Remember the weather forecaster's high wind warning I referred to yesterday in my blog?
They were right. There were high winds in spades. They swept our very roadworthy vehicle from one side of the road to the other. Poor John had all he could do to keep it on the road sometimes. His hands had to grip the wheel so tightly they got numb. All around us in the desert of New Mexico between Gallup and Santa Rosa, dust devils whirled wickedly in the air, dancing along the dusty ground picking up speed, debris, and more dust as they went along.
The air was filled with dust, but at least we could see. After hours of this, we were ready to quit. It was just four o'clock, and we thought we would be in good time to pick up a spot at the State Park outside Santa Rosa. Nope. No such luck. We pulled in right after a truck pulling a big 5th wheel took the last spot. O well. Back to the drawing board. The next nearest campground was on Route 66 just outside Santa Rosa. (Route 66, in our humble opinion, is vastly over-rated these days as a tourist attraction.) We found, you guessed it, another KOA campground. This one had plenty of room and was a bit ramshackle, but hey, any port in a storm. And a storm of wind it was. It howled around our rig and when we tried to have supper outside in the sun, the wind ripped the plates and food right out of our hands and all over the ground, to Leo's great delight. So we just sat in our camp chairs overlooking the rather barren landscape, and rested. Well, John rested. I took Leo for a long walk in the evening sunlight through a field of dusty gold grass.
You may have noticed in the pics posted above that while John is driving in one picture, he definitely is not in another (he's napping) and it seems Leo is driving in still another. Every time John leaves the Road Treck to get gas or whatever, Leo hops into his seat and when John returns, he has to be driven out. But actually, the Driver of the Day was neither John nor Leo, but that doggone Wind. Whew! The folks we chatted with in the campground agreed it was the worst they had driven through. We were so exhausted, we went to bed around 8 pm and slept at least ten hours before heading off again, this time for someplace in Oklahoma. Had we known what we were getting into.........but that's for tomorrow's blog!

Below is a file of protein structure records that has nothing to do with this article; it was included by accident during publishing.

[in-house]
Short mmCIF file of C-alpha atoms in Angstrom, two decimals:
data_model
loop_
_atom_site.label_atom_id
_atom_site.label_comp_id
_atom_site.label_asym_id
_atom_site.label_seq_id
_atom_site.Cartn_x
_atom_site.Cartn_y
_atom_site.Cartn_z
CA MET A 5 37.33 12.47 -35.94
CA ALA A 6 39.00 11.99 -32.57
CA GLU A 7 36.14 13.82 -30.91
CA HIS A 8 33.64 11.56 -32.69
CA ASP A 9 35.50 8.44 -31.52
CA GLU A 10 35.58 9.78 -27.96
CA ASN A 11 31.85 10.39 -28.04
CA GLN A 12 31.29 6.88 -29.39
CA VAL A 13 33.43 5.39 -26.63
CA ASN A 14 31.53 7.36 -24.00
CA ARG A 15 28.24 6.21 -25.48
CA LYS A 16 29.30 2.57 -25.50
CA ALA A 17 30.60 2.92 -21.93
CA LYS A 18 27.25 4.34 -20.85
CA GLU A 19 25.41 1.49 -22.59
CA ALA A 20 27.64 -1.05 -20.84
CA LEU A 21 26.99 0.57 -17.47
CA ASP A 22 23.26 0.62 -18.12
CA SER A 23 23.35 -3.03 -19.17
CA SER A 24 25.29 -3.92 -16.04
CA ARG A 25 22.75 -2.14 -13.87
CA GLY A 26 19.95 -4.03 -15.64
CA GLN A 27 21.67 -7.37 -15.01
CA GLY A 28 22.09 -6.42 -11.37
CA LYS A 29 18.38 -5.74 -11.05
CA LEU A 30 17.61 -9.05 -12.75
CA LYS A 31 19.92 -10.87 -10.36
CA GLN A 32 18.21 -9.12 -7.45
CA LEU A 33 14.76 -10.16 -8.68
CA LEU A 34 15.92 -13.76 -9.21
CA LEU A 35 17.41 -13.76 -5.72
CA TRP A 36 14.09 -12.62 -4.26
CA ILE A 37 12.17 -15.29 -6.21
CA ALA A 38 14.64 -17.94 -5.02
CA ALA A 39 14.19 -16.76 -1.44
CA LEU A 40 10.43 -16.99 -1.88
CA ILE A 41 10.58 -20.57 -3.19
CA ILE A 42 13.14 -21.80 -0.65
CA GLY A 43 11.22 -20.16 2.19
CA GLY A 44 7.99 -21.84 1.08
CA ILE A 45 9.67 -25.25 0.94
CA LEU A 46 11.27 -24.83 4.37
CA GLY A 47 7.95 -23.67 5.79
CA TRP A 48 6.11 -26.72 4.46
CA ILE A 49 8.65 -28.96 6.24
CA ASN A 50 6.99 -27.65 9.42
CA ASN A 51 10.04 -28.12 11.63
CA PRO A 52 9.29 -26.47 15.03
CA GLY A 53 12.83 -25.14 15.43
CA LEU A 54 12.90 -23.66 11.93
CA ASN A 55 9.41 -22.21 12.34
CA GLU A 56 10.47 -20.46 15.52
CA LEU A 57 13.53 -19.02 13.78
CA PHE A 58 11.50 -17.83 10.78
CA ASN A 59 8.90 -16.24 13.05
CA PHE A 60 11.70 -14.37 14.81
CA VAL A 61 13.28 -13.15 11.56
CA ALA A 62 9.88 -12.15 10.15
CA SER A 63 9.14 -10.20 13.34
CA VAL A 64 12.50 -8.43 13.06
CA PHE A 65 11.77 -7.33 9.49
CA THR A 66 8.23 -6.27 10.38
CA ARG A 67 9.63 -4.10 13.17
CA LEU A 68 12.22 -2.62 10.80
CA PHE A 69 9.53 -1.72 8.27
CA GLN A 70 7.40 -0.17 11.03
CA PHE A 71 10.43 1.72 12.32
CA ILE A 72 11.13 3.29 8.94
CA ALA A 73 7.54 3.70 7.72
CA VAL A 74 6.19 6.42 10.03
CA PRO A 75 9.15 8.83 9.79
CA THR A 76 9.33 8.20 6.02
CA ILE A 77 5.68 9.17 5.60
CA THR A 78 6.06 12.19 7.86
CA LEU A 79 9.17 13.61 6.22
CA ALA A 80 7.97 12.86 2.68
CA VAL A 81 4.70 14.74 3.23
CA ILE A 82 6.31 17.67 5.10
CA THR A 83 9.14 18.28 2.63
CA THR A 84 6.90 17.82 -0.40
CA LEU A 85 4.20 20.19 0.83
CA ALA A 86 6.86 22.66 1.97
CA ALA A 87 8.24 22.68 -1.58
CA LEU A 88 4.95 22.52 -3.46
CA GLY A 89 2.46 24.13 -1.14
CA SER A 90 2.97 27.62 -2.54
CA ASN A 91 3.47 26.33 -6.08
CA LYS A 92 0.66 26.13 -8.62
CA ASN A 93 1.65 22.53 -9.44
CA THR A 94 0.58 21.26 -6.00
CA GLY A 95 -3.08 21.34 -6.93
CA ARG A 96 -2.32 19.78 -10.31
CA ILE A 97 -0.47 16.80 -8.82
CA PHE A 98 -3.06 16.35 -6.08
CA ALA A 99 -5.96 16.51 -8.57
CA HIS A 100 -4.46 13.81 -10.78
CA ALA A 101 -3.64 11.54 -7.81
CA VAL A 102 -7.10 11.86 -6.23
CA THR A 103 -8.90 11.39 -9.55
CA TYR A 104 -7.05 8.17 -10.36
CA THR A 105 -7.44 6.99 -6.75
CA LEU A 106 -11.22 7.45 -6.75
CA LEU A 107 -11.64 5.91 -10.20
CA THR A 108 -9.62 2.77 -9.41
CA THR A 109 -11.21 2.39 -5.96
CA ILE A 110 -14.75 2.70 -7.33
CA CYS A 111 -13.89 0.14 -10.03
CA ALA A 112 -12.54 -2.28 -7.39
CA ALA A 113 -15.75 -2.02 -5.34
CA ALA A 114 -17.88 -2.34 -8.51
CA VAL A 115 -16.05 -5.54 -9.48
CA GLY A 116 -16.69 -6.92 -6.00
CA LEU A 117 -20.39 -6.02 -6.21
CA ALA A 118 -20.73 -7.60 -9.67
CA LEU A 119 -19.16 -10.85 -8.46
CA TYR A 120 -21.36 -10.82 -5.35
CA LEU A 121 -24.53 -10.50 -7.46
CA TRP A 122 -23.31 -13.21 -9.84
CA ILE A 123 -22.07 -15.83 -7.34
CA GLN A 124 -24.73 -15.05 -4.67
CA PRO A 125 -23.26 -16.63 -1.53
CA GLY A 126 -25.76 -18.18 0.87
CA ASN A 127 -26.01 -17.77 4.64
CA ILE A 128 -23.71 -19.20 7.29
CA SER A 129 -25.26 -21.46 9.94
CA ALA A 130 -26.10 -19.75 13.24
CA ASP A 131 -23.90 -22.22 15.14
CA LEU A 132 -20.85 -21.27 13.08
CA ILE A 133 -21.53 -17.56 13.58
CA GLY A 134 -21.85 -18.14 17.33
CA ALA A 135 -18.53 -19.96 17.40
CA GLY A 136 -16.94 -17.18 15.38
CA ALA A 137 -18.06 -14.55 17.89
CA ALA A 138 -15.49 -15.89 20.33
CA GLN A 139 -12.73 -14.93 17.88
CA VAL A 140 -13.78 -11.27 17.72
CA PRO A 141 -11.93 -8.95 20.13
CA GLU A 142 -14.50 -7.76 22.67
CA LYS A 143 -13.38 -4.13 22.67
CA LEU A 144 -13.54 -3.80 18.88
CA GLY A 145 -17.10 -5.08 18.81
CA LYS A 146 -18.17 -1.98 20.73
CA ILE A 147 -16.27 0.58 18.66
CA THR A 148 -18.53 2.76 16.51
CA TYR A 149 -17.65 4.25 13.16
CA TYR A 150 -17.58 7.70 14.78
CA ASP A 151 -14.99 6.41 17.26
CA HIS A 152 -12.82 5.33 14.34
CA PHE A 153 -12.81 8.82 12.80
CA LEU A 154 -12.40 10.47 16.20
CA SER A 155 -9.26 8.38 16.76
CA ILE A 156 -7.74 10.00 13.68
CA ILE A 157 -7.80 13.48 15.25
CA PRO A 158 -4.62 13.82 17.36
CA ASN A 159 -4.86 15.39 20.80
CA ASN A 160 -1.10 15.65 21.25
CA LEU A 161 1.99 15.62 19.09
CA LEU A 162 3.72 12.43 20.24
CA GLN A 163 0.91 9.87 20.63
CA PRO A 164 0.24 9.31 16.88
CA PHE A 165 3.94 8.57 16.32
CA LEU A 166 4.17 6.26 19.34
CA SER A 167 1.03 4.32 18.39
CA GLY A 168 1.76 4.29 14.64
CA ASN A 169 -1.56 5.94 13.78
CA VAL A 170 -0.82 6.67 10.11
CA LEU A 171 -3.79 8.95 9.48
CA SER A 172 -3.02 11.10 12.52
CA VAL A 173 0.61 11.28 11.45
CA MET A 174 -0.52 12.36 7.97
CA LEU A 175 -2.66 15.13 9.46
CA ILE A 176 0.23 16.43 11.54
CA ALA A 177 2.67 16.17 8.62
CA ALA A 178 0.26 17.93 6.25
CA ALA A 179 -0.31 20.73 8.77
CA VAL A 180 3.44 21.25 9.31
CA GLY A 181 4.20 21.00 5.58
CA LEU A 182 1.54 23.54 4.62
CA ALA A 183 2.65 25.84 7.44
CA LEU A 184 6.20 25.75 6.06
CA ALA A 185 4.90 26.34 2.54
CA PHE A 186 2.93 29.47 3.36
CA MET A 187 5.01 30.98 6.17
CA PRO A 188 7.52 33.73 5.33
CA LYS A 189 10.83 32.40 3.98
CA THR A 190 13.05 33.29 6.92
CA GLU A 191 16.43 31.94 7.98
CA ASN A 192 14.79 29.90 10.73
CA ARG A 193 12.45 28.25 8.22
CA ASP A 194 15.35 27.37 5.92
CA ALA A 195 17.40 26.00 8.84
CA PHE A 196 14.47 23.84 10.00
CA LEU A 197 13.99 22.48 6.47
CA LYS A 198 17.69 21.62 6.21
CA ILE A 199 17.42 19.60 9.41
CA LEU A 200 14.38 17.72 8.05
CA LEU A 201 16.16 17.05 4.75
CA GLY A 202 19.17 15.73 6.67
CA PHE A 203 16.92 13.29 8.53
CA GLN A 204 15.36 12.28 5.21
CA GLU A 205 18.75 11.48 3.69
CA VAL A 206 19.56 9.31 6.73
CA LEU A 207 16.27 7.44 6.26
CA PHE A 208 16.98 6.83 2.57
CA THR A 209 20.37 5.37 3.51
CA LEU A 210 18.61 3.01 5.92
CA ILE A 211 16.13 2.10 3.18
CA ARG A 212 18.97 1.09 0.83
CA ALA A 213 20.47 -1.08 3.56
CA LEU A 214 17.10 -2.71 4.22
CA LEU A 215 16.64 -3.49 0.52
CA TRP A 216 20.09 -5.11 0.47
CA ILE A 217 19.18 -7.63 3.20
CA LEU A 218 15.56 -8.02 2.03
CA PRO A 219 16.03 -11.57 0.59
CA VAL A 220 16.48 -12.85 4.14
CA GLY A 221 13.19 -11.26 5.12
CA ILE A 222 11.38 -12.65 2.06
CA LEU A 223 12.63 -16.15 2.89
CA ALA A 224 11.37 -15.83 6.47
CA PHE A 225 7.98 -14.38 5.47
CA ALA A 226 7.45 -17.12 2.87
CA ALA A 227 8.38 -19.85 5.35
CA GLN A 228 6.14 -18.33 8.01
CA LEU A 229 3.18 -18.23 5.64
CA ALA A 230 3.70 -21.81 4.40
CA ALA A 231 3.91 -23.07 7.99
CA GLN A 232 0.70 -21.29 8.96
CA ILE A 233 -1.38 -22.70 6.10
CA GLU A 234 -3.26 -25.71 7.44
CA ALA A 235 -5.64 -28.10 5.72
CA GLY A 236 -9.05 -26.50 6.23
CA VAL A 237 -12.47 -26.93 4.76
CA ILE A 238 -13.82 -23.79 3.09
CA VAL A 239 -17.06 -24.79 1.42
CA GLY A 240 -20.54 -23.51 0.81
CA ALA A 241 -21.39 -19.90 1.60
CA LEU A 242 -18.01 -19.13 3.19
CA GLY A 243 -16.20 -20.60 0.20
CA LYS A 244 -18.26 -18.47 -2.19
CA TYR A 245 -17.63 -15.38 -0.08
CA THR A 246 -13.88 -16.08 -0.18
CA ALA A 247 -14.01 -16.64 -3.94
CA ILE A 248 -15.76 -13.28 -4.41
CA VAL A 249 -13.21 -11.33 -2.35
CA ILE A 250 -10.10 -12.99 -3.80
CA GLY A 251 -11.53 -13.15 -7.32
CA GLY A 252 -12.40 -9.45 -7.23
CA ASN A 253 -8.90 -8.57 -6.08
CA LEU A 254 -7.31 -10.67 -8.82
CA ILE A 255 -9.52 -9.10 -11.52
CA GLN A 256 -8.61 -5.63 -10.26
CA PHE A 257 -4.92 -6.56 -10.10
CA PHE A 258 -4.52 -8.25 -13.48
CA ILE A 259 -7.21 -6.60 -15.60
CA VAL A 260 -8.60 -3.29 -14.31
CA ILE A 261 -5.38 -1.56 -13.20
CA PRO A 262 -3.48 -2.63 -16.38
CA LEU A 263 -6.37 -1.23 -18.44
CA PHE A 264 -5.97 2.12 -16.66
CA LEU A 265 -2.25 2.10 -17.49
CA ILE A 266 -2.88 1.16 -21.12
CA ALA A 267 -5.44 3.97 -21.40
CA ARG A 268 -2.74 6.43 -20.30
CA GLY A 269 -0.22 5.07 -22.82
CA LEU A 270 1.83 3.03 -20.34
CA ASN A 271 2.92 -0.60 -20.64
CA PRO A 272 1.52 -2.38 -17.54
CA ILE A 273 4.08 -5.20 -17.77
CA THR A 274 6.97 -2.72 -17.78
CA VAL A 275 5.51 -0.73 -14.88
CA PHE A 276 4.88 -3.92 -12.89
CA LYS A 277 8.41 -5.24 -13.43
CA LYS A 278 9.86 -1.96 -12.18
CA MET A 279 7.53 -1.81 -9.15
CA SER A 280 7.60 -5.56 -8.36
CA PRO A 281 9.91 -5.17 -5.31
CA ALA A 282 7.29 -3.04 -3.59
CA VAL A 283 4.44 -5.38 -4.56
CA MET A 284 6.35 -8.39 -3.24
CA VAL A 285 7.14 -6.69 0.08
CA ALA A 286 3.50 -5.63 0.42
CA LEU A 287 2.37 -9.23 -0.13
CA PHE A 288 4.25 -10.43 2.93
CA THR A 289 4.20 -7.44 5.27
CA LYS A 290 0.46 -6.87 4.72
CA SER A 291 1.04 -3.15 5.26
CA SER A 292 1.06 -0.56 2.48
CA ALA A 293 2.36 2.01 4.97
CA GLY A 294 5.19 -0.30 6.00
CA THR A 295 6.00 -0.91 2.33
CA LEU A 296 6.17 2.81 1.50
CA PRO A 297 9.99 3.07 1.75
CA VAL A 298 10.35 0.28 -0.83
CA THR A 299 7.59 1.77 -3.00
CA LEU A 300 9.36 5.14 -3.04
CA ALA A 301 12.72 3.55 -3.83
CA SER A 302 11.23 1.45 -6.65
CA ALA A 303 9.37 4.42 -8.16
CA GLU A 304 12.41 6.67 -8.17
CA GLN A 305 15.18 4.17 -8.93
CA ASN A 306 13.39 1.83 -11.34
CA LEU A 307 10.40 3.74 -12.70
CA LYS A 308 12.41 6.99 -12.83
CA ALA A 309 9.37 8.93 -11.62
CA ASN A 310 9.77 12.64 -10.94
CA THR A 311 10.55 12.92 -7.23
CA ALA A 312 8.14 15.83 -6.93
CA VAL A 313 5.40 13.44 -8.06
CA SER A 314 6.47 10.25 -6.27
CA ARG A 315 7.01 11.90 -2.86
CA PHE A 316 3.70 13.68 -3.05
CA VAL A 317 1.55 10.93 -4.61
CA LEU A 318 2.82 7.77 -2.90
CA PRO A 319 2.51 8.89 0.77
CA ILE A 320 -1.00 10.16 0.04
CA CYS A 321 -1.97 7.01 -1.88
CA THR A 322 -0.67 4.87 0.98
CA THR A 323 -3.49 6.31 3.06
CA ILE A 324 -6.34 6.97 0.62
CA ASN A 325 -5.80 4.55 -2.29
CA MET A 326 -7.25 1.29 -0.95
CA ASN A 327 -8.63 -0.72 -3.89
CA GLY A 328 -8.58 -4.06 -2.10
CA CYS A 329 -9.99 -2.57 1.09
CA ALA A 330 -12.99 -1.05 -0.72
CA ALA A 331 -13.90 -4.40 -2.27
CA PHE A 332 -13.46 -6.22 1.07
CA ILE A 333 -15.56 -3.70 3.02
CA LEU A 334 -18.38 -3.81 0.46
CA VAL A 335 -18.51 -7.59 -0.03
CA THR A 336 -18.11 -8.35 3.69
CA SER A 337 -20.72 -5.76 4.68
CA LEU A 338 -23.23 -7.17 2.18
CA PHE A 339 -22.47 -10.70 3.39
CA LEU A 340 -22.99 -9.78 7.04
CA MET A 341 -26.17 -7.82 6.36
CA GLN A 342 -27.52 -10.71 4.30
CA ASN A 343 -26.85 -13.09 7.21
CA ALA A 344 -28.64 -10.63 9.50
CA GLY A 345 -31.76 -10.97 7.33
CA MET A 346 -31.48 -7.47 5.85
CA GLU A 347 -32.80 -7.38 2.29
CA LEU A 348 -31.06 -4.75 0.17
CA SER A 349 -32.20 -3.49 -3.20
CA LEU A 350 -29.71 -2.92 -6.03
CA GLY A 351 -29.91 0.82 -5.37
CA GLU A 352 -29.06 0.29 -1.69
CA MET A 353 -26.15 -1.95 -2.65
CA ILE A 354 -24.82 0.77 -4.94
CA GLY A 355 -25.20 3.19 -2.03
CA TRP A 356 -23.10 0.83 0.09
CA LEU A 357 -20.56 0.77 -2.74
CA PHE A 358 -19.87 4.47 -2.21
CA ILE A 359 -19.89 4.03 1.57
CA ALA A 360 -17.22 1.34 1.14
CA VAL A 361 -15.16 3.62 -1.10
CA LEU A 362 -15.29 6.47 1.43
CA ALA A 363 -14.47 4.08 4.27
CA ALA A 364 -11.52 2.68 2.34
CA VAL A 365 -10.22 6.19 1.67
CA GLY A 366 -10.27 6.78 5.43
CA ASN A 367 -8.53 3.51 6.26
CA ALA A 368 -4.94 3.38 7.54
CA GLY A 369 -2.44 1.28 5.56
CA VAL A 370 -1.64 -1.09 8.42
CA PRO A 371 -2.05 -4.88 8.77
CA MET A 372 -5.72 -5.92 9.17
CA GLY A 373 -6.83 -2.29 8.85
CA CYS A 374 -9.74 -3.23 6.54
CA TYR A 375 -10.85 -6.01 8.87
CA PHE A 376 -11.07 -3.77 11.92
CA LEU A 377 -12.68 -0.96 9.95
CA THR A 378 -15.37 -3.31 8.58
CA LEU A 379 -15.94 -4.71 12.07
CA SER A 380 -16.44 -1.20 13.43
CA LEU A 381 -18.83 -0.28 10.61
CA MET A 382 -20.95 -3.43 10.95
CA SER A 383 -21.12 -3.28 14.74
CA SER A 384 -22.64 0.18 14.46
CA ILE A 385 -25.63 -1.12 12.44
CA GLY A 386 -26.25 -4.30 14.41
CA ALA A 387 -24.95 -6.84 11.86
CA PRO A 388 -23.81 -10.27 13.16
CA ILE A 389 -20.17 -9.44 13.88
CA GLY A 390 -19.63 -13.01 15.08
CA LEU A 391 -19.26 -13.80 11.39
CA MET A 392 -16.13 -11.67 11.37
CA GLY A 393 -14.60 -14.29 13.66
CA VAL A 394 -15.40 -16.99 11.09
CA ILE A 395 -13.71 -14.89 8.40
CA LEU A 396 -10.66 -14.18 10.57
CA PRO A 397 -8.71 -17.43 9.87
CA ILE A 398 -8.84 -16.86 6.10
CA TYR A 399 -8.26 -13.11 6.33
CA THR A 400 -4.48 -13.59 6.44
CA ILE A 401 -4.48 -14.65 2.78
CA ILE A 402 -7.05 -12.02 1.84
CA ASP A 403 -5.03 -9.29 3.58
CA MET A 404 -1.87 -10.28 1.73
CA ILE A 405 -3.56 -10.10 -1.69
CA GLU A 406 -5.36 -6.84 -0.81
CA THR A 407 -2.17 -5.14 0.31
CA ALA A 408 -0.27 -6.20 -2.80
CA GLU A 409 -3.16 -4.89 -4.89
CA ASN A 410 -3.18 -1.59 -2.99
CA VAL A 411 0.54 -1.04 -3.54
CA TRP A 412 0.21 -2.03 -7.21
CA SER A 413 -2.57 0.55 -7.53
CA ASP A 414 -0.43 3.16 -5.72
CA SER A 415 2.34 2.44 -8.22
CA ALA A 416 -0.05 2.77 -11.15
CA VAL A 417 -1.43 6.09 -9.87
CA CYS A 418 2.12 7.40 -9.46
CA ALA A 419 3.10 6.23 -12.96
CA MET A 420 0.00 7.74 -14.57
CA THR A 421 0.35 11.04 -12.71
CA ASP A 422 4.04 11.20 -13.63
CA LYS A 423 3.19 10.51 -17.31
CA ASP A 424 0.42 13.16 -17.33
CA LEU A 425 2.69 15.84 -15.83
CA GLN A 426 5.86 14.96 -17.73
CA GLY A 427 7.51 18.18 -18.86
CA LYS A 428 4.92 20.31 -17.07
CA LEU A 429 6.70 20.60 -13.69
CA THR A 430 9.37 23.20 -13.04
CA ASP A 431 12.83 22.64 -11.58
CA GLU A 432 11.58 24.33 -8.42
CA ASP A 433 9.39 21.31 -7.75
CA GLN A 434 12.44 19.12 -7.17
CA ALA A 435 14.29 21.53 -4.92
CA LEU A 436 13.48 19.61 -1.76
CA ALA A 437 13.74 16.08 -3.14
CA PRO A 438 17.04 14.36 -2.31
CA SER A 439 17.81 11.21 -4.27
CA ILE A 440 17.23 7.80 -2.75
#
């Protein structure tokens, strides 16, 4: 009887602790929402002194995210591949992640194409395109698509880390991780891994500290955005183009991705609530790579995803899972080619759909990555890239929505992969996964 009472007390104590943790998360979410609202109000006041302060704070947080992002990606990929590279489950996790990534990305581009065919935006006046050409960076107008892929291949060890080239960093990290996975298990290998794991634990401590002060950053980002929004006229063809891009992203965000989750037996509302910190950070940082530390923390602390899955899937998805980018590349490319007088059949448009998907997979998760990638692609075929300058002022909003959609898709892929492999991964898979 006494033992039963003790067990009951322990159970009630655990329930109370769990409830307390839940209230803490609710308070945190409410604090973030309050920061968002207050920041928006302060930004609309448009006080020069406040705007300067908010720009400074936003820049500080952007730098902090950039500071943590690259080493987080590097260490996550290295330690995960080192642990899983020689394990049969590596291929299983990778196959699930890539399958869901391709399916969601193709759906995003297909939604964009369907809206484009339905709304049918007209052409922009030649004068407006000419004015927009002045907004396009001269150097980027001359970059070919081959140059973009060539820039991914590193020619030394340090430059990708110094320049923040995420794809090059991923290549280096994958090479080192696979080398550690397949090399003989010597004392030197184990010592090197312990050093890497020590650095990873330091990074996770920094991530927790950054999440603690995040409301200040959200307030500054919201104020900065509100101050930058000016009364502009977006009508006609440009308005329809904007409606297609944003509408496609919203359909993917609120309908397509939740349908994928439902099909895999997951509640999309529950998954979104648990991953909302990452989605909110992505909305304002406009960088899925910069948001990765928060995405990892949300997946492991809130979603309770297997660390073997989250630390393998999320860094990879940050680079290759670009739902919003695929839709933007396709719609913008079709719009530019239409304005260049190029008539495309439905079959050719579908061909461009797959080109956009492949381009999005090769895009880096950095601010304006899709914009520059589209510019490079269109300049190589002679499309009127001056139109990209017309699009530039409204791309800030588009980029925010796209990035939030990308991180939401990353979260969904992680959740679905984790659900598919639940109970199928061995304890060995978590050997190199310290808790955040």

One short philosophical reflection: just in case we suffer the illusion that we are in the driver's seat of our life and can nicely control how the drive goes----an experience like this reminds us that the Wind of the Spirit blows where It wills, as Jesus once said, and that isn't always in the way we had planned! And the smartest thing may not be to just drive ourselves on, wrestling with the wheel of attempted control, and buffeted by forces beyond our control.
Maybe stopping to rest, reconsider, and refresh is the best thing. This is sometimes called a "retreat"--not quite the right word for what I am trying to say, but I am sure you get the drift.
So, if we are willing to wind down, we are not as likely to wind up being blown about to the point of exhaustion on the road of life.